Tensions in Moldova rise in the face of a possible Russian invasion
Tension continues to grow in Eastern Europe. The war in Ukraine has moved on to its next phase with the great battle in the Donbas and the Russian goal of taking over the entire southern part of the country. An area that connects directly with Transnistria, a pro-Russian separatist region in Moldova, a situation that can explode at any time, according to Kiev. In Moldova they are very tense before a possible Russian invasion, it was a republic of the USSR, like Ukraine. They belong neither to NATO nor to the European Union (EU), so the suspicions of invasion continue to increase.
In the last few hours the Moldovan authorities reported three attacks on the separatist region, self-proclaimed pro-Russian republic. The president of Moldova, Maia Sandu, yesterday convened the Security Council to address the situation in Transnistria. From the separatist capital of Tiráspol they denounced “three terrorist attacks” against “infrastructures and institutions of the republic”, there were no victims.
The main intelligence directorate of the Ukrainian Ministry of Defense pointed out in a Telegram statement that the actions in the region are a “series of provocative measures organized by the Russian Federal Security Service” to generate panic and an “anti-Ukrainian” mood. The incidents are in addition to statements by Russian Major General Rustam Minnekayev, who suggested four days ago that Moldova might be the next target of Russian forces.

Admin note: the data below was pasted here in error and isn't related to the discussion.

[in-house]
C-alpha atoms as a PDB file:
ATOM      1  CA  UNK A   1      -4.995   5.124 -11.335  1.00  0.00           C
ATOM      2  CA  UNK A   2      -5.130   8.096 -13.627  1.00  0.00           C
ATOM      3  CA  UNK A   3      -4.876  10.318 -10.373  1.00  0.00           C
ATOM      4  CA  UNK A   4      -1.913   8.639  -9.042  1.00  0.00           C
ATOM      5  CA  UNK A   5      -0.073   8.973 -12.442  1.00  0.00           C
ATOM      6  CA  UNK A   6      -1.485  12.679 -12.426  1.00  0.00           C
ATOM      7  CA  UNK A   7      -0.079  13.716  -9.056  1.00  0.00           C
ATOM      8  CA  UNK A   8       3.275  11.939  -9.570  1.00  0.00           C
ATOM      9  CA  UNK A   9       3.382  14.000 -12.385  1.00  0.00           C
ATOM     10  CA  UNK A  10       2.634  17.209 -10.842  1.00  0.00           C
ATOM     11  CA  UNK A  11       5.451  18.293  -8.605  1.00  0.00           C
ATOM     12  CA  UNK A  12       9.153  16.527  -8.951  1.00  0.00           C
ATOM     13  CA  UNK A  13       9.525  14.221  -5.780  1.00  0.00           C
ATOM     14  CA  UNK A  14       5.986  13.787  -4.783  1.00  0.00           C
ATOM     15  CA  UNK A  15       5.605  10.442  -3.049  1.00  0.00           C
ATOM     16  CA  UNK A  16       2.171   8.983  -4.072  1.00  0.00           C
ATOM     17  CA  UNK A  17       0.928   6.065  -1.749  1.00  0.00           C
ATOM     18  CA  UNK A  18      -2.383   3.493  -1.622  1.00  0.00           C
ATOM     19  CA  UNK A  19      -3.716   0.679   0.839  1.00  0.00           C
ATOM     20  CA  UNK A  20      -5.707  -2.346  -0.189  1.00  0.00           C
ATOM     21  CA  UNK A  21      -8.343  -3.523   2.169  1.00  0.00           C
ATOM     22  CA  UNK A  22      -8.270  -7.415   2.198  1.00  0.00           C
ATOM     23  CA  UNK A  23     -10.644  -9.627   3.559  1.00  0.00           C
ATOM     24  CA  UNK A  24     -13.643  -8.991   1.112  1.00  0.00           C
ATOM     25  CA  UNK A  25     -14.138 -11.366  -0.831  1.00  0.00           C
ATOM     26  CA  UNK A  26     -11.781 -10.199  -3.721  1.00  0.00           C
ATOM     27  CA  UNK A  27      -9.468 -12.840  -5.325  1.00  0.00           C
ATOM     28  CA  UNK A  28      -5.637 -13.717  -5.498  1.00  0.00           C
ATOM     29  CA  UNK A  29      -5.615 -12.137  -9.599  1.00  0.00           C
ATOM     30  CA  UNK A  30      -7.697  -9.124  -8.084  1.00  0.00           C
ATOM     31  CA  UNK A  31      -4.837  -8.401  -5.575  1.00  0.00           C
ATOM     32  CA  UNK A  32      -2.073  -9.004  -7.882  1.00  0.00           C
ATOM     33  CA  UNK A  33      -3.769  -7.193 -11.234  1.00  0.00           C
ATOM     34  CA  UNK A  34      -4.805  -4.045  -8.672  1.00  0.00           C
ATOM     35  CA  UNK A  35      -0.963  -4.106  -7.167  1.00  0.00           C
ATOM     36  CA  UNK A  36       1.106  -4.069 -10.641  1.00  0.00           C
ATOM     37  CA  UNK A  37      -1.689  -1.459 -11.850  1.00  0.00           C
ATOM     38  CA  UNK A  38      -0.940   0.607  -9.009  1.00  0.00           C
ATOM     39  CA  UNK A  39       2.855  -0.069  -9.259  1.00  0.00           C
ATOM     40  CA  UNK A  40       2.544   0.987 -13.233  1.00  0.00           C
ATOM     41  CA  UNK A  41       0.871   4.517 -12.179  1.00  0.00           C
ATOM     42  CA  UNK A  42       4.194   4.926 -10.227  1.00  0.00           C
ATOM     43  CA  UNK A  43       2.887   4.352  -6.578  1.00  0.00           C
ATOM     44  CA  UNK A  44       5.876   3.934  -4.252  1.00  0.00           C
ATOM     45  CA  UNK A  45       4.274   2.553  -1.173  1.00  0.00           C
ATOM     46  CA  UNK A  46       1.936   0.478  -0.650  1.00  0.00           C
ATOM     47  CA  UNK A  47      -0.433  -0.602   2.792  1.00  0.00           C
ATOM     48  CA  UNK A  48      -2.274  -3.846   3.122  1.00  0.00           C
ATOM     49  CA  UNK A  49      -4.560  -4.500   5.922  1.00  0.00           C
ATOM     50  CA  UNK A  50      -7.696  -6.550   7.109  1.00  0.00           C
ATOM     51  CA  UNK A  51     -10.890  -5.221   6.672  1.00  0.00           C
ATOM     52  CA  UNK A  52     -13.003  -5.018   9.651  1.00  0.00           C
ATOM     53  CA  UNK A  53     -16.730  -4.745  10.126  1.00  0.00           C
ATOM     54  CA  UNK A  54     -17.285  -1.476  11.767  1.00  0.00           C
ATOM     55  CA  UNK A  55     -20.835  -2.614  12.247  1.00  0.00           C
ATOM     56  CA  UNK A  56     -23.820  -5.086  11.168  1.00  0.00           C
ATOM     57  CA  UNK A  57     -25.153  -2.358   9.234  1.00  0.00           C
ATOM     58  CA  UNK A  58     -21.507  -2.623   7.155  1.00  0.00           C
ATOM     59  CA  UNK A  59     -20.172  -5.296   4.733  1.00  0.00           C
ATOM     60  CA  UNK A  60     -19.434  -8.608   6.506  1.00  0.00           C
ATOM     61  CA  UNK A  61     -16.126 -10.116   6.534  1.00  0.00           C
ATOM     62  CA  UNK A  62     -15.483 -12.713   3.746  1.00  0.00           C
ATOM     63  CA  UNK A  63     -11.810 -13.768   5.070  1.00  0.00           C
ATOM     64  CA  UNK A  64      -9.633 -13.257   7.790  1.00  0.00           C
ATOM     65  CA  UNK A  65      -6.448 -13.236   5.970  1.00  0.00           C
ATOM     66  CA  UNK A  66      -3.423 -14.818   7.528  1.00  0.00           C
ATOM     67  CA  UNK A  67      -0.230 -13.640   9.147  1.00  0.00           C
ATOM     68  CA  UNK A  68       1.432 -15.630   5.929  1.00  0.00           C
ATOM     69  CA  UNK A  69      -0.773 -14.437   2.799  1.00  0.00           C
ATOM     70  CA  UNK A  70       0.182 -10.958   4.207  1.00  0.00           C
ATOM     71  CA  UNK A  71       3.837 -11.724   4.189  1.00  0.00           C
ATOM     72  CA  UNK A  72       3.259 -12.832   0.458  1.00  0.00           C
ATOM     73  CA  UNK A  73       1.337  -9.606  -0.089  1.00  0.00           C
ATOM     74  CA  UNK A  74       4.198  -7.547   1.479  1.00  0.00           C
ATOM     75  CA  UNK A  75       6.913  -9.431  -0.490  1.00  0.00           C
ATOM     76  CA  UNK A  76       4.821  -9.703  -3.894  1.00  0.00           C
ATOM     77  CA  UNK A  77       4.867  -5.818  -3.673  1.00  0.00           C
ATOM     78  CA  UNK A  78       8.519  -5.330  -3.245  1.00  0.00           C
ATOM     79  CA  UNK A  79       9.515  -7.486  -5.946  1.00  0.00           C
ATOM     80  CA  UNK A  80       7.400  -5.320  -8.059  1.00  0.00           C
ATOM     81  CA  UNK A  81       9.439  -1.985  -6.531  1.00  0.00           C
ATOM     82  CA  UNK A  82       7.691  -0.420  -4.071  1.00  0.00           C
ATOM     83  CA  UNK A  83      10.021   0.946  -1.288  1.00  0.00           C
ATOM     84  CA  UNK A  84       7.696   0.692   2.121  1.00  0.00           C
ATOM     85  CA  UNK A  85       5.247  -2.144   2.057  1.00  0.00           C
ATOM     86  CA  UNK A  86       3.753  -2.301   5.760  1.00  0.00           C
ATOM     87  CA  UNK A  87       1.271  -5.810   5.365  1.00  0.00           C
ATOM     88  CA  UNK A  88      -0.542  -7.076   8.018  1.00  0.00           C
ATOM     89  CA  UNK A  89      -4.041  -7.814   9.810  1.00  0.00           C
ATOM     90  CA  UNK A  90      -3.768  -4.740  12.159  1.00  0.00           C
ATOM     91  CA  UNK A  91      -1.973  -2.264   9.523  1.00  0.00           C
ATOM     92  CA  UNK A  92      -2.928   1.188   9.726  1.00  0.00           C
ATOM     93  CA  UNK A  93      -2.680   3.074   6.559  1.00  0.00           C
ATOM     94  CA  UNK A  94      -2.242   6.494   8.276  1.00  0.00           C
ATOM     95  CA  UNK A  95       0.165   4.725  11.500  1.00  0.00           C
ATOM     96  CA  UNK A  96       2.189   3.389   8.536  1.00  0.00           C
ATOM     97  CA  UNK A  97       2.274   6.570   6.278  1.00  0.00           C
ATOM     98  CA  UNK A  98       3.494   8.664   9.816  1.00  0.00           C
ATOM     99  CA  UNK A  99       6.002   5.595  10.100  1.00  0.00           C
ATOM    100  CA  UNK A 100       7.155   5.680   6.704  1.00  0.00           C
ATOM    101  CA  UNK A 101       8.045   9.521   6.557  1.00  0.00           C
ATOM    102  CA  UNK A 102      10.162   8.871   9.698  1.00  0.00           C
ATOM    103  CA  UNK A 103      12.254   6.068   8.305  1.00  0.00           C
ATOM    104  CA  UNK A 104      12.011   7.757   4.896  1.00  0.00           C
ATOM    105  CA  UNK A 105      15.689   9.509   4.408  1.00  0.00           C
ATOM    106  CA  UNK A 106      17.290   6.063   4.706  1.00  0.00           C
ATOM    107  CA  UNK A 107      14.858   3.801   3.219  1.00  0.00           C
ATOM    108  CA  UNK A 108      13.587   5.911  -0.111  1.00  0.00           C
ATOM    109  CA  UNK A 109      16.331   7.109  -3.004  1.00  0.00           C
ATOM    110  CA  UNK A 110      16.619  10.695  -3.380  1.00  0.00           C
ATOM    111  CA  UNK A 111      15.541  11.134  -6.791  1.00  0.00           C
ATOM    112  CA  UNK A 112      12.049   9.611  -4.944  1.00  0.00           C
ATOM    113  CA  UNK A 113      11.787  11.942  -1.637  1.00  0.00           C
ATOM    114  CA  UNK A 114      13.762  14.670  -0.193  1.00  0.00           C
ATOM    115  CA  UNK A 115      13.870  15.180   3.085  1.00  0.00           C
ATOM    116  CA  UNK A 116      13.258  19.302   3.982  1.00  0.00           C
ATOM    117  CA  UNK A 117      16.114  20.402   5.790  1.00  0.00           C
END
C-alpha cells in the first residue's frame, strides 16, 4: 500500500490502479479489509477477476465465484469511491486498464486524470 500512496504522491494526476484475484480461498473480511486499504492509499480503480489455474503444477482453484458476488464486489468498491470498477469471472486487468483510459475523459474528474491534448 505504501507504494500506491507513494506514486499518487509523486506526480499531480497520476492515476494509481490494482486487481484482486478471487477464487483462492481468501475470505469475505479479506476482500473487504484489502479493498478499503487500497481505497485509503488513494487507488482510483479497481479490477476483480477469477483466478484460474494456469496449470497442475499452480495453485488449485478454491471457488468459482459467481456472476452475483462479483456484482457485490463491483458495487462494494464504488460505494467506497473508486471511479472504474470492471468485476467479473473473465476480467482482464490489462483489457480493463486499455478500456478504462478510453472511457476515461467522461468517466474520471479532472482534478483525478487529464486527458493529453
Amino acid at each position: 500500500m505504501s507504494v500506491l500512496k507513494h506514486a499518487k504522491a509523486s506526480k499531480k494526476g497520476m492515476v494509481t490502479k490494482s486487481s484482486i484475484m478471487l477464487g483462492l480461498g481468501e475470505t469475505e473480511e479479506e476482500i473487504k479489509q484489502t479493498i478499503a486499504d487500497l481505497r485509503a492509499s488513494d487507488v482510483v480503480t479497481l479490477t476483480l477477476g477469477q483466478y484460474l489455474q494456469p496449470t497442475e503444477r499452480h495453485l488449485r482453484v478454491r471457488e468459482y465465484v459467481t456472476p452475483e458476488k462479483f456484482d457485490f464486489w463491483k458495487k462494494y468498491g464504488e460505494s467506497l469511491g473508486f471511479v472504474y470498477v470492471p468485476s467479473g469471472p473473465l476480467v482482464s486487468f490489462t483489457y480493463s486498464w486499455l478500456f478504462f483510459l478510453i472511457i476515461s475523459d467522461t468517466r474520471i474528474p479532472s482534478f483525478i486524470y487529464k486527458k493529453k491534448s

The latest news about Moldova puts it in a field of matches pointed by a ray of light. Ukrainian President Volodymir Zelensky believes that Russia is trying to destabilize Transnistria for a possible escalation of Russian troops in the territory. He claims that the former Soviet republic is also a target of Vladimir Putin. “They threaten Moldova to show whether they support Ukraine or not,” said the Ukrainian leader.
If the worst of the omens were to be fulfilled, another country would enter into the conflict between Moscow and Kiev. From Tiraspol, capital of the self-proclaimed pro-Russian republic, the president of the secessionists, Vadim Krasnoselski, pointed to Ukraine as possibly responsible for attacks on government and communications structures.
The secessionist region lies between the Dniester River and Moldova’s eastern border with Ukraine. Access there to protect its inhabitants would be the pretext used by Moscow to take control of the area. Russia’s goal is to create an access point from southern Ukraine to the separatist region.
Some 500,000 citizens live in the Transnistria region, which broke off relations with Moldova following an armed conflict between 1992 and 1993, with the help of Russia.